City officials in Reims posits that one of the terrorists responsible for attacks last week that killed 17 people was buried in the eastern French city over their objections as well as despite concerns that the grave could become a shrine for extremists. Associated Press reports:
Said Kouachi, the elder of the two brothers who together gunned down 12 people Jan. 7 in their attack on the satirical magazine Charlie Hebdo, was buried at the demand of the French government, officials in Reims said in a statement Saturday.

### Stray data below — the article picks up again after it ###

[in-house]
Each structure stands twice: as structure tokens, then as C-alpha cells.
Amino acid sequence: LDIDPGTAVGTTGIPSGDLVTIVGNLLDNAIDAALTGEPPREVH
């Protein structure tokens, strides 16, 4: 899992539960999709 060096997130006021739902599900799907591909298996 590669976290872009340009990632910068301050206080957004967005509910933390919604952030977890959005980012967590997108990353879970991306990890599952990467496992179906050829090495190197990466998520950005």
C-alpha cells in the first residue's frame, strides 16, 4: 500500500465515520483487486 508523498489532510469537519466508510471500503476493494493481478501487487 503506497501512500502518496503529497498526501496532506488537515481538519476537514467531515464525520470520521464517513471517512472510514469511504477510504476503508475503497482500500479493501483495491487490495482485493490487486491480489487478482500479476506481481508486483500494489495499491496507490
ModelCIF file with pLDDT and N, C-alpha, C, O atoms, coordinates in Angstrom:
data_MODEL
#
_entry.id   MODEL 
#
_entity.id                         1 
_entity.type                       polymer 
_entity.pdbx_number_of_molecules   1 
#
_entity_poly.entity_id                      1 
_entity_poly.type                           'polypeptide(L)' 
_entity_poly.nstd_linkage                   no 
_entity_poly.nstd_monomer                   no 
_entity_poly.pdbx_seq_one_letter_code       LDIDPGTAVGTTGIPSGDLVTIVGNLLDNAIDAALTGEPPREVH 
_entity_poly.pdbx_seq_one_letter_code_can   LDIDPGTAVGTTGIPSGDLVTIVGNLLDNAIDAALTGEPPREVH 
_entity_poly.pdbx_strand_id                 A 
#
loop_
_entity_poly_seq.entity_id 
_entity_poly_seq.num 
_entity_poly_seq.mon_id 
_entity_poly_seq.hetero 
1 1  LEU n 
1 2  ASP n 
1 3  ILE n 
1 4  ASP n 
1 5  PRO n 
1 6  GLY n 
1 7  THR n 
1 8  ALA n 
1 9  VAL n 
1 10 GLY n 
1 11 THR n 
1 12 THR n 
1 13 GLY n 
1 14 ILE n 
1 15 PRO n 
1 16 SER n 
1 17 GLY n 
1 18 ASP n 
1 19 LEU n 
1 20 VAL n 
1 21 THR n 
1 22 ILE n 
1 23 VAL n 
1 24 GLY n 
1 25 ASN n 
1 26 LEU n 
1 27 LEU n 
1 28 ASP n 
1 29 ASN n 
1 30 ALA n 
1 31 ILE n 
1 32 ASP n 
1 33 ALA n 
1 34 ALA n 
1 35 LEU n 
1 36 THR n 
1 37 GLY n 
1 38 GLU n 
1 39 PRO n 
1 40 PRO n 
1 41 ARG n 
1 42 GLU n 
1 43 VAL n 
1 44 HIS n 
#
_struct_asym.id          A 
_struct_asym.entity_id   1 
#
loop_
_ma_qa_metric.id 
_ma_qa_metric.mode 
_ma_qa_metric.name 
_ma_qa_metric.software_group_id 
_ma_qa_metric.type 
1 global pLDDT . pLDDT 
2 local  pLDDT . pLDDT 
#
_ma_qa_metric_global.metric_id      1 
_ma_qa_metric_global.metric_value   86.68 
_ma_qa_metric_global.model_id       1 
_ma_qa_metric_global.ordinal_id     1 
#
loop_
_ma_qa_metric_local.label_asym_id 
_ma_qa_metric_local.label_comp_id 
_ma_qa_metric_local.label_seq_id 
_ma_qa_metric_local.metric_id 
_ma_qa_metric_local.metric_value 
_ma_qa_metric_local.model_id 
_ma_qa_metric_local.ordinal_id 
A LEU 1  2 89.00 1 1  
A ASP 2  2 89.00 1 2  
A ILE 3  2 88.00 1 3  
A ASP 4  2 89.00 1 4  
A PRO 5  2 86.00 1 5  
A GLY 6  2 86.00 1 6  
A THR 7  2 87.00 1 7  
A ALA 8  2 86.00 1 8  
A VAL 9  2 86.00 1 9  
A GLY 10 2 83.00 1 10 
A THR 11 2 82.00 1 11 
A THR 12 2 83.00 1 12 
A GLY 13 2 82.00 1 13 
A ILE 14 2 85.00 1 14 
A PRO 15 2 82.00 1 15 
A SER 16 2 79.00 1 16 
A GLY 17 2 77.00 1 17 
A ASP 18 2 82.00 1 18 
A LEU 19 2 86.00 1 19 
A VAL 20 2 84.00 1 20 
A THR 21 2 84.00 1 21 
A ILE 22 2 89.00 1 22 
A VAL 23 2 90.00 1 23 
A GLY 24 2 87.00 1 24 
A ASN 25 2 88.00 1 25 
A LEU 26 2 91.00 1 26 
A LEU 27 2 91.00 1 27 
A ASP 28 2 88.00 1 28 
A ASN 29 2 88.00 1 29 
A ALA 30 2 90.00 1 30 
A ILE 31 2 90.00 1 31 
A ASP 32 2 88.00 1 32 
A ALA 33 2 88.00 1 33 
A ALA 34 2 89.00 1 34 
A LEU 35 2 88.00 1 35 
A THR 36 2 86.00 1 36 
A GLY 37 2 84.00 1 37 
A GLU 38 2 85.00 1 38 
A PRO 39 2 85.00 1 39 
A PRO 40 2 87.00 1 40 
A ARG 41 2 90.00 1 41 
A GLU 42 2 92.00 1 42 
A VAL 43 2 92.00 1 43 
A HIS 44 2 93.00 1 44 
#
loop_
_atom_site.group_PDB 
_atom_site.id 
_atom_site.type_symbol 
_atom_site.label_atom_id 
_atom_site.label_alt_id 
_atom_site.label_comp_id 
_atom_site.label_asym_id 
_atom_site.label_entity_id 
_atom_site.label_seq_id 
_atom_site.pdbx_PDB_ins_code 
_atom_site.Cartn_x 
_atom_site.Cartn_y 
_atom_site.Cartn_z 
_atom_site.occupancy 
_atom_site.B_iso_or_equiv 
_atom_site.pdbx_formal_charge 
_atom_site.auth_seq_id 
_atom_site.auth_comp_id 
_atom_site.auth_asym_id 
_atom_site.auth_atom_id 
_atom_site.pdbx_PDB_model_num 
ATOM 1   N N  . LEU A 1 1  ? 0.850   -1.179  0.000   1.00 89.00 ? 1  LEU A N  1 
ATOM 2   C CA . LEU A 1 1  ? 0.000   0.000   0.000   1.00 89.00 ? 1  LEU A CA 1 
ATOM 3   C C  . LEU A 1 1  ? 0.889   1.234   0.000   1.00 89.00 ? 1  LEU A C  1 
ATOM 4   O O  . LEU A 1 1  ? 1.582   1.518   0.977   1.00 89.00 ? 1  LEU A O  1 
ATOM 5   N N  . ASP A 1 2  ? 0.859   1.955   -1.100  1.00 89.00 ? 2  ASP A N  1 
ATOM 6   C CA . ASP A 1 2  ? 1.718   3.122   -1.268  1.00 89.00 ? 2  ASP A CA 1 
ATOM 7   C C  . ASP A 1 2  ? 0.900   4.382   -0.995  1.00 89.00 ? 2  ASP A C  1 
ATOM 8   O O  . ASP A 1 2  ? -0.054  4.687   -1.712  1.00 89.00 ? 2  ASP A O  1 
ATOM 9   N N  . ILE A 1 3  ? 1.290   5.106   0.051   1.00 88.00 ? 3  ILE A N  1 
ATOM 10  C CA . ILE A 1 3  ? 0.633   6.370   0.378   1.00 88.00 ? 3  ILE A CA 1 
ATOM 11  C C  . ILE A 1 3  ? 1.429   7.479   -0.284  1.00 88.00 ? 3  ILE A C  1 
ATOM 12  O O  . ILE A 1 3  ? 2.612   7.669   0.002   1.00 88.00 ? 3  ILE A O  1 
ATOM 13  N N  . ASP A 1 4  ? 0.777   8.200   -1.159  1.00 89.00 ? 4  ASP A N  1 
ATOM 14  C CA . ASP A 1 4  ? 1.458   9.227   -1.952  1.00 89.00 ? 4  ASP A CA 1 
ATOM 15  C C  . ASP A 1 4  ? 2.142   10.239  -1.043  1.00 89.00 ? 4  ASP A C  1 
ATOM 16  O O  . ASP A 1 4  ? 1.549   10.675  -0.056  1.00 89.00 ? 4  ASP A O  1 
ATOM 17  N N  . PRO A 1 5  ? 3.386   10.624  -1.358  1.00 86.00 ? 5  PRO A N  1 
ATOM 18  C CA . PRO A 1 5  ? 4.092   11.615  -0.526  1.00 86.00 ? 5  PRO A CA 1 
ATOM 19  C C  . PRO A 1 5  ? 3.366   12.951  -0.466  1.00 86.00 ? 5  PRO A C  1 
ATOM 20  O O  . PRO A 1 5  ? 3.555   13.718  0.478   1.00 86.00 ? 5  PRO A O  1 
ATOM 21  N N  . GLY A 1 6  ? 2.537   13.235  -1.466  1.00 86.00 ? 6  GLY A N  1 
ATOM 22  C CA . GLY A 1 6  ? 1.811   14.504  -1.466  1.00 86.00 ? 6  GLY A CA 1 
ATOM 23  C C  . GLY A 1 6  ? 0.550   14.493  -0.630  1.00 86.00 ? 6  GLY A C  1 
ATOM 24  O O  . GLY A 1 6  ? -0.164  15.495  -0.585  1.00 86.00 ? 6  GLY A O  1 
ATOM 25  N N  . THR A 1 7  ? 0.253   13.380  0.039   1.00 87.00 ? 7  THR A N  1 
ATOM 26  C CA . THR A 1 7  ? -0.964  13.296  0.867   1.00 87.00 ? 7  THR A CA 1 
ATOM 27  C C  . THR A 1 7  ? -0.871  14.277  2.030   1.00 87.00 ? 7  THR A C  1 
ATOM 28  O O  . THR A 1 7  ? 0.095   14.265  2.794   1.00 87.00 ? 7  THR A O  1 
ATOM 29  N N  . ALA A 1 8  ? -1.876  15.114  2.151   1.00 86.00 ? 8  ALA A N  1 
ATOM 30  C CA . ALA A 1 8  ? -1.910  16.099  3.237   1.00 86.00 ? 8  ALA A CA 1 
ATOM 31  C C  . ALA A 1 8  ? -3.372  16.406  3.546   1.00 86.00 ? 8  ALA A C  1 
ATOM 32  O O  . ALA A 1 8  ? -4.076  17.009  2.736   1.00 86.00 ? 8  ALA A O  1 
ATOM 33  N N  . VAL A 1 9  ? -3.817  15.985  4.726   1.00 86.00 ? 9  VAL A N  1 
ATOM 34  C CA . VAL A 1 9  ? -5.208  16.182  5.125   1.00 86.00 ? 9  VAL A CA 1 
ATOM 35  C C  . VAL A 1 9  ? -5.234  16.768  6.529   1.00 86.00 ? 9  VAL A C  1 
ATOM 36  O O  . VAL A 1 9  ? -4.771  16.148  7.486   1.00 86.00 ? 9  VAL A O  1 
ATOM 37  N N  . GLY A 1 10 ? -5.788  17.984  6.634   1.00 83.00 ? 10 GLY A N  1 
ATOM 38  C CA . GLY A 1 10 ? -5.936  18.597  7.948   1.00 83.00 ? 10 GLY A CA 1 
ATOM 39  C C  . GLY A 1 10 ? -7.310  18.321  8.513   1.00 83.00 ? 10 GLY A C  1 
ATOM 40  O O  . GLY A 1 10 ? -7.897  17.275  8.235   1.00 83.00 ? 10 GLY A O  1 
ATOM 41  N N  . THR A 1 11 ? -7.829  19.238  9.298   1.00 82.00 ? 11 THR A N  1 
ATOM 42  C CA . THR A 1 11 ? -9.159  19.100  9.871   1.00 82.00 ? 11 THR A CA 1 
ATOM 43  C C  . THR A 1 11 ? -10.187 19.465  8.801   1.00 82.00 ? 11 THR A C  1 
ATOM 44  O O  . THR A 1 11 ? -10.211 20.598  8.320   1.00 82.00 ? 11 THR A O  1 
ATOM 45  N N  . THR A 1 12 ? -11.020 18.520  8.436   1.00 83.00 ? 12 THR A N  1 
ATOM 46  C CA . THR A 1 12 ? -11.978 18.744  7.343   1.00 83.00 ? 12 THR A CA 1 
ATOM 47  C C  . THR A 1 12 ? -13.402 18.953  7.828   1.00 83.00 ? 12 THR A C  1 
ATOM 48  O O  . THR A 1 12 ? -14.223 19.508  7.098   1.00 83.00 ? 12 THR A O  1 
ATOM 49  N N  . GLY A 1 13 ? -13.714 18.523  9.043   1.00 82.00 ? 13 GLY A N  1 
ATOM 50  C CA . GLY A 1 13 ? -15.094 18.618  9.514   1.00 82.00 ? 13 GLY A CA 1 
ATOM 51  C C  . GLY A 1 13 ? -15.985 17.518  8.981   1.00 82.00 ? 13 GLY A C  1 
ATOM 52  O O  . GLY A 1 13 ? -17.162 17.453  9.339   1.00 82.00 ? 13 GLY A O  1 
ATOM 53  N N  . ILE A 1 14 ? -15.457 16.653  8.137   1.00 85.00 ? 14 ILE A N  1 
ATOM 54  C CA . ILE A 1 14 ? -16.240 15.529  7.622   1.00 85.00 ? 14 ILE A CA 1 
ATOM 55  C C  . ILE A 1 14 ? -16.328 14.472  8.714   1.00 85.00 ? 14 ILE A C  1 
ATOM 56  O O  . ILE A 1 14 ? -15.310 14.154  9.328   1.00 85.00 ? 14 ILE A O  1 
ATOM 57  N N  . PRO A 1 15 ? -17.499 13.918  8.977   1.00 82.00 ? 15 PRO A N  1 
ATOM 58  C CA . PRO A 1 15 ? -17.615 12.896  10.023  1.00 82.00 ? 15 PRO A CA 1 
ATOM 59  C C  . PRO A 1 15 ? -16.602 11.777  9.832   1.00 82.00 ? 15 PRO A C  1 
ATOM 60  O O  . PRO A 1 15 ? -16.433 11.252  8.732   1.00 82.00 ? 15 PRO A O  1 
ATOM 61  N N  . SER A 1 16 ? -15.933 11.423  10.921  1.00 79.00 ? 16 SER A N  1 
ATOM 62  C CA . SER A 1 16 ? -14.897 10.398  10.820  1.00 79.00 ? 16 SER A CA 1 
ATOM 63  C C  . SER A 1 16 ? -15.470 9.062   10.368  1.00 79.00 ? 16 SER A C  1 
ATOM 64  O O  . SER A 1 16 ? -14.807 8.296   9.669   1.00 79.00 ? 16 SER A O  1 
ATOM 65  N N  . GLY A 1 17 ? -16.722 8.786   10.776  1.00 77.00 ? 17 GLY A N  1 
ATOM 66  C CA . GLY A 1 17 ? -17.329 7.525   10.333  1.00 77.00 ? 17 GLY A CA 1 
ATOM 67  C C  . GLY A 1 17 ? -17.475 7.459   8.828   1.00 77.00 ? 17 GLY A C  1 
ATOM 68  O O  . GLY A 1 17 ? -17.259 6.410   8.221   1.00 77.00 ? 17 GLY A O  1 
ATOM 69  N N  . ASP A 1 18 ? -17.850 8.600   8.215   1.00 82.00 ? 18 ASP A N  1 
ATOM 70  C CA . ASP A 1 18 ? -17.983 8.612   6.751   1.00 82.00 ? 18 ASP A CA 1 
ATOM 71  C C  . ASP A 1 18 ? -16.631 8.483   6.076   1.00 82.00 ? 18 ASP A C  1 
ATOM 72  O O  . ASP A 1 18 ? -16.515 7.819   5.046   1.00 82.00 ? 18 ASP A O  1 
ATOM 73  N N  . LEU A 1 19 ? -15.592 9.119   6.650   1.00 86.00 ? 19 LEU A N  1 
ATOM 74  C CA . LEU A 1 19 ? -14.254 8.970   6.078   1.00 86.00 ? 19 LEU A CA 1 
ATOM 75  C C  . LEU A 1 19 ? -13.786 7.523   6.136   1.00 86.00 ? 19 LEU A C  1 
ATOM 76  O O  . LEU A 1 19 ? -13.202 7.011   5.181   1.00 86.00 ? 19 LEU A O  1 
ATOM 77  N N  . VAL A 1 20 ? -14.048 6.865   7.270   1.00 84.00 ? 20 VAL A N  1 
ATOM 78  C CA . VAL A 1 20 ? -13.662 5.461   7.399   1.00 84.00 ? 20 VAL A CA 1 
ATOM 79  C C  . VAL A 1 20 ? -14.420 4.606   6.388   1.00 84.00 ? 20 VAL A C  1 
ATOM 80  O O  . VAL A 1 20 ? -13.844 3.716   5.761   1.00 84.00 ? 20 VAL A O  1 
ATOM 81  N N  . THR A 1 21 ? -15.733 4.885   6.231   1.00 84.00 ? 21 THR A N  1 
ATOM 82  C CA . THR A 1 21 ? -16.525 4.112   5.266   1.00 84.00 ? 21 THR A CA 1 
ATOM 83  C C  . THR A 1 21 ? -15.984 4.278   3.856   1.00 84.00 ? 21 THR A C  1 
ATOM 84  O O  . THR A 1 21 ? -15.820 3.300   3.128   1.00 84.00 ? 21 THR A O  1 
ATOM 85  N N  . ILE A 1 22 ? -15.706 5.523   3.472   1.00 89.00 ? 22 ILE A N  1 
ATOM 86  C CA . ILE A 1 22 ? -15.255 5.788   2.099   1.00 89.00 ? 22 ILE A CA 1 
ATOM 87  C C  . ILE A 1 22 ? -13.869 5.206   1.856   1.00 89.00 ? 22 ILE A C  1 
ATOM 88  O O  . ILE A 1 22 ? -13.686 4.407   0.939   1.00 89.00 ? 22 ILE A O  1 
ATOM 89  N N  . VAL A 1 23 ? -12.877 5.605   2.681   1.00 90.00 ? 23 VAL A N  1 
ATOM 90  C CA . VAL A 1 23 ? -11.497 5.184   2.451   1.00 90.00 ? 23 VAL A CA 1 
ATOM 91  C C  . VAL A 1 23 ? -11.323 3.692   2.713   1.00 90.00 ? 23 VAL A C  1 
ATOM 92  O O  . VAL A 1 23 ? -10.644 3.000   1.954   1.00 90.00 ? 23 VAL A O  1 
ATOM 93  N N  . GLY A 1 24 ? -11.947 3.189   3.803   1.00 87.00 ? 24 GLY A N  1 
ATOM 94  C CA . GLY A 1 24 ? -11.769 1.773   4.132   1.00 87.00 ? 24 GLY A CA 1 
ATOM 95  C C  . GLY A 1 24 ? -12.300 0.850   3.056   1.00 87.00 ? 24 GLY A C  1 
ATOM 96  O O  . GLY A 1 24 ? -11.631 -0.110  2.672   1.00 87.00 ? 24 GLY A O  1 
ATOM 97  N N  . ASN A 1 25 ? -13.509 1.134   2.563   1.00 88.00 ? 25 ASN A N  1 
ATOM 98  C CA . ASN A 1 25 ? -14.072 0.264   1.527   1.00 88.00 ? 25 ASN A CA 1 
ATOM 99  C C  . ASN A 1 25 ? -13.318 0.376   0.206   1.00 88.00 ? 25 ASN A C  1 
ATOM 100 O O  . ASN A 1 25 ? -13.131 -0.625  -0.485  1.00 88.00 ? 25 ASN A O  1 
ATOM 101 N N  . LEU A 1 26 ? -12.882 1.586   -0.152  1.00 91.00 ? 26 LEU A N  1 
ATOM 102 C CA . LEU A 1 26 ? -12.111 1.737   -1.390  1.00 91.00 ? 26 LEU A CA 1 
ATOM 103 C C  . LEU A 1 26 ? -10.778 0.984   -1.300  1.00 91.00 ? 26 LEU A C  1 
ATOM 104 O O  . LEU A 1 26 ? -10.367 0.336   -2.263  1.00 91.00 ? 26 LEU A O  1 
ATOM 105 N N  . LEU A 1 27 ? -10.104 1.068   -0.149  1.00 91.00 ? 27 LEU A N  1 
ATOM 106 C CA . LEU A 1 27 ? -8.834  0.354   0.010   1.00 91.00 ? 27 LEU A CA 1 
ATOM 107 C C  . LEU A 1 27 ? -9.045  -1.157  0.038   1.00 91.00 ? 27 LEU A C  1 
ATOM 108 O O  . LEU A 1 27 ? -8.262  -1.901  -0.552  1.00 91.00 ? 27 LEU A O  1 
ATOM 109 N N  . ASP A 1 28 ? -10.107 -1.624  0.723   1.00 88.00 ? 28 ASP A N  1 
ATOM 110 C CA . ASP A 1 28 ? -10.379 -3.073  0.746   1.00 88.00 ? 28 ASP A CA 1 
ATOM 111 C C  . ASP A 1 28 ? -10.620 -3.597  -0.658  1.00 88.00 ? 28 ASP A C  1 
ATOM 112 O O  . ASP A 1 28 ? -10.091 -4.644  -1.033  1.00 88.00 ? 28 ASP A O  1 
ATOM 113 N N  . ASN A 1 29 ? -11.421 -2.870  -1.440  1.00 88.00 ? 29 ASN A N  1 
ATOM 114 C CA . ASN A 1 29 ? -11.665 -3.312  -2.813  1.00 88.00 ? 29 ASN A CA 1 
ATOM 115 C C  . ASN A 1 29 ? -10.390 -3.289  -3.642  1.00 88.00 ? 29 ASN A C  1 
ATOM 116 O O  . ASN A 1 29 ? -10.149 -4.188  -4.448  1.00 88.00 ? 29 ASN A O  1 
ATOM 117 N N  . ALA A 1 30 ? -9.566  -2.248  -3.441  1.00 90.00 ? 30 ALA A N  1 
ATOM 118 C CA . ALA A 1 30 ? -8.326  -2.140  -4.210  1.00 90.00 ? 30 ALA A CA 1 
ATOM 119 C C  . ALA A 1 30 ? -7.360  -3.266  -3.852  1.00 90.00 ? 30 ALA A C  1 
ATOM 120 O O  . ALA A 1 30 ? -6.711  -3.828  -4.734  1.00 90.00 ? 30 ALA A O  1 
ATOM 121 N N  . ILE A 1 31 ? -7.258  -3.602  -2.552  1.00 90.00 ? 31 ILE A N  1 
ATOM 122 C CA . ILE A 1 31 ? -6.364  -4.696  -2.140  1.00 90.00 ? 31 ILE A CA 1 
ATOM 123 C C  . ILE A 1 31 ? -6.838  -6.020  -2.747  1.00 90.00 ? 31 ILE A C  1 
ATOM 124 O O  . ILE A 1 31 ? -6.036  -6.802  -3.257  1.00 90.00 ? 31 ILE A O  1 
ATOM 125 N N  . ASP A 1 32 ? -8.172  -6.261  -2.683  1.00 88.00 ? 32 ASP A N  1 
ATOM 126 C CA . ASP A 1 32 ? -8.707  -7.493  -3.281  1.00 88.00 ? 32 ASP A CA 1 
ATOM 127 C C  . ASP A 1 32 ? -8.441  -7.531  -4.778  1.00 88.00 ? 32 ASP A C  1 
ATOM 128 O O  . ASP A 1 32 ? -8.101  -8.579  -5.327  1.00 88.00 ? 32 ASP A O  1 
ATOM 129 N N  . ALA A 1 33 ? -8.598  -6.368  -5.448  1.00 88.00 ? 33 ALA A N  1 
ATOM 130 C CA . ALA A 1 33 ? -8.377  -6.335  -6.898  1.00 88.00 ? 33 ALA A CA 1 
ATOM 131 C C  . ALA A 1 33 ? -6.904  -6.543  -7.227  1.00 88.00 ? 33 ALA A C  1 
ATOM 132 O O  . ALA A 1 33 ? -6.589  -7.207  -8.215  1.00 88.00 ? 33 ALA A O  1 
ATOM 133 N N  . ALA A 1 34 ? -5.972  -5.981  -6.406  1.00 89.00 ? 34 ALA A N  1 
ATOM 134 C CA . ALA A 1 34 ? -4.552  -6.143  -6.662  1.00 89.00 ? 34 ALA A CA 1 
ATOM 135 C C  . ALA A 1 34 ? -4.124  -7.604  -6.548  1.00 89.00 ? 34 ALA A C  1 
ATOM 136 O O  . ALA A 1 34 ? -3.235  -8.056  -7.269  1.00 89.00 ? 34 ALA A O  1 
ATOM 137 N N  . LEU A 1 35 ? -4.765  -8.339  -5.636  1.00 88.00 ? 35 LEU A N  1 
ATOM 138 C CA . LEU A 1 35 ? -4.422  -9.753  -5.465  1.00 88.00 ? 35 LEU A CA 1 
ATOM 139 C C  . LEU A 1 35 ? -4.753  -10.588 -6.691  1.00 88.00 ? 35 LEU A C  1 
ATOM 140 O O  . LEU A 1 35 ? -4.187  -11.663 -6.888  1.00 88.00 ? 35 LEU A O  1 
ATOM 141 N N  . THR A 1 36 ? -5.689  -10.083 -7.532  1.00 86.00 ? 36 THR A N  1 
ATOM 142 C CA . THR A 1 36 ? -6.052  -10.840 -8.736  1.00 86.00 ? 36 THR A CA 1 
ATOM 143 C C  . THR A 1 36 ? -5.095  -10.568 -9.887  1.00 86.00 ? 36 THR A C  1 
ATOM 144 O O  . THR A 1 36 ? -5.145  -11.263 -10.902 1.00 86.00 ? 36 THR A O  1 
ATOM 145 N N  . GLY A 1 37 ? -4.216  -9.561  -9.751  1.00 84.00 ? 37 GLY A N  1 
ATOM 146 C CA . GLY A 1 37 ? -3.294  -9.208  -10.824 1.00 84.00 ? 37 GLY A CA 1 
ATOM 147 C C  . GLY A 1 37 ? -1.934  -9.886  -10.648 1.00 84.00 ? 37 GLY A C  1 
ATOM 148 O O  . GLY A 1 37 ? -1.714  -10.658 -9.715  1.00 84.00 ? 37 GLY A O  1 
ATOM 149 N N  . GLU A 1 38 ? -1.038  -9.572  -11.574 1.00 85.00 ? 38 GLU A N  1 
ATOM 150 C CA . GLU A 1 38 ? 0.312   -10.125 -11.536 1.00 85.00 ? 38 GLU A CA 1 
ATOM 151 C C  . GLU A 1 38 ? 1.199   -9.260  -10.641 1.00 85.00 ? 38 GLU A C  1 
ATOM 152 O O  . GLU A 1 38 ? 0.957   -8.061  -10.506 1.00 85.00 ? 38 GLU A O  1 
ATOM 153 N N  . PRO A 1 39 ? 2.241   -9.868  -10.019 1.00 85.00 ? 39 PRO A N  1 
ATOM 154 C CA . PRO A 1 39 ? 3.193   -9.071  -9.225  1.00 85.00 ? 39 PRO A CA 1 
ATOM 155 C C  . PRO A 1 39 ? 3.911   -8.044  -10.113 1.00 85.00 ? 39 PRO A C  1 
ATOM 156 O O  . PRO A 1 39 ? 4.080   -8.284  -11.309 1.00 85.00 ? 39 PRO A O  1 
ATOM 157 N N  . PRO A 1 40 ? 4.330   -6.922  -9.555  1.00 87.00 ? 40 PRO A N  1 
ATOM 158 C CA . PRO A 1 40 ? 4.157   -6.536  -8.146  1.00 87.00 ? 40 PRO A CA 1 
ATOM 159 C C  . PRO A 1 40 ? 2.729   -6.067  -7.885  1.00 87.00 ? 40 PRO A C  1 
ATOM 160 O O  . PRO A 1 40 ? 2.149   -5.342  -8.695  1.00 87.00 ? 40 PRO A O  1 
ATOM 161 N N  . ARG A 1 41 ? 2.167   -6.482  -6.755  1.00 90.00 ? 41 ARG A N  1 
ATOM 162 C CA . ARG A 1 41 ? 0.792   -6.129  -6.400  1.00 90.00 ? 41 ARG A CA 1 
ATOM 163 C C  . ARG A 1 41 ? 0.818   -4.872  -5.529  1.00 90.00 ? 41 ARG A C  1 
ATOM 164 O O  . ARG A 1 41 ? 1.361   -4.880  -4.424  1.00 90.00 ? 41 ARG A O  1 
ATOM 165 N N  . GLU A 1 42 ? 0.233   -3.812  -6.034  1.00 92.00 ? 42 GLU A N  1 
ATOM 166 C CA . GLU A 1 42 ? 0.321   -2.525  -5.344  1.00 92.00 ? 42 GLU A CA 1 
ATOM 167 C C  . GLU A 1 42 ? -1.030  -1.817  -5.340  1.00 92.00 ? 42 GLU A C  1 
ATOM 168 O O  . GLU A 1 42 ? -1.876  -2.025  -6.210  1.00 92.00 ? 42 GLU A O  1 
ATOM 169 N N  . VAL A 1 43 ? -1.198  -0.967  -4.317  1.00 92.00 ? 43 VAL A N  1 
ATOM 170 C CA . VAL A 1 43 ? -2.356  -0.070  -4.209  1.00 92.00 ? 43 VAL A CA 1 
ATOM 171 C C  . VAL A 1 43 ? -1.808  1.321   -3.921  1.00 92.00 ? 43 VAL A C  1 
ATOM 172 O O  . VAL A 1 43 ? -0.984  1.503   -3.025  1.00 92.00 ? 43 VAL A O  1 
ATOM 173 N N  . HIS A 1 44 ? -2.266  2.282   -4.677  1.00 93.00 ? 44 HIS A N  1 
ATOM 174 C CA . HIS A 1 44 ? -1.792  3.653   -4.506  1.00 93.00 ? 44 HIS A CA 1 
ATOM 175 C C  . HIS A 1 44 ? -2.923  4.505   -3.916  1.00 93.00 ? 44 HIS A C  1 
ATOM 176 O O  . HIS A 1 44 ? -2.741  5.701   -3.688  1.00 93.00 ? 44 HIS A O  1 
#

“Given the risk of disturbance of the peace and in order to quickly turn the page of this tragic episode, it was decided to do the burial quickly,” the city said.
Earlier in the week Reims Mayor Arnaud Robinet said he’d “categorically refuse” a request by Kouachi’s family to bury him in Reims, 144 kilometers (89 miles) east of Paris, where he lived before police killed him and his brother Jan. 9. “I don’t want a grave that serves to attract fanatics. I don’t want a place that promotes hate,” Robinet said in an interview on France Info radio Thursday.
Speaking Saturday on BFM TV, Robinet said he’d been forced to allow the burial by the government, which enforced a French law that grants a right to be buried in the town of last residence.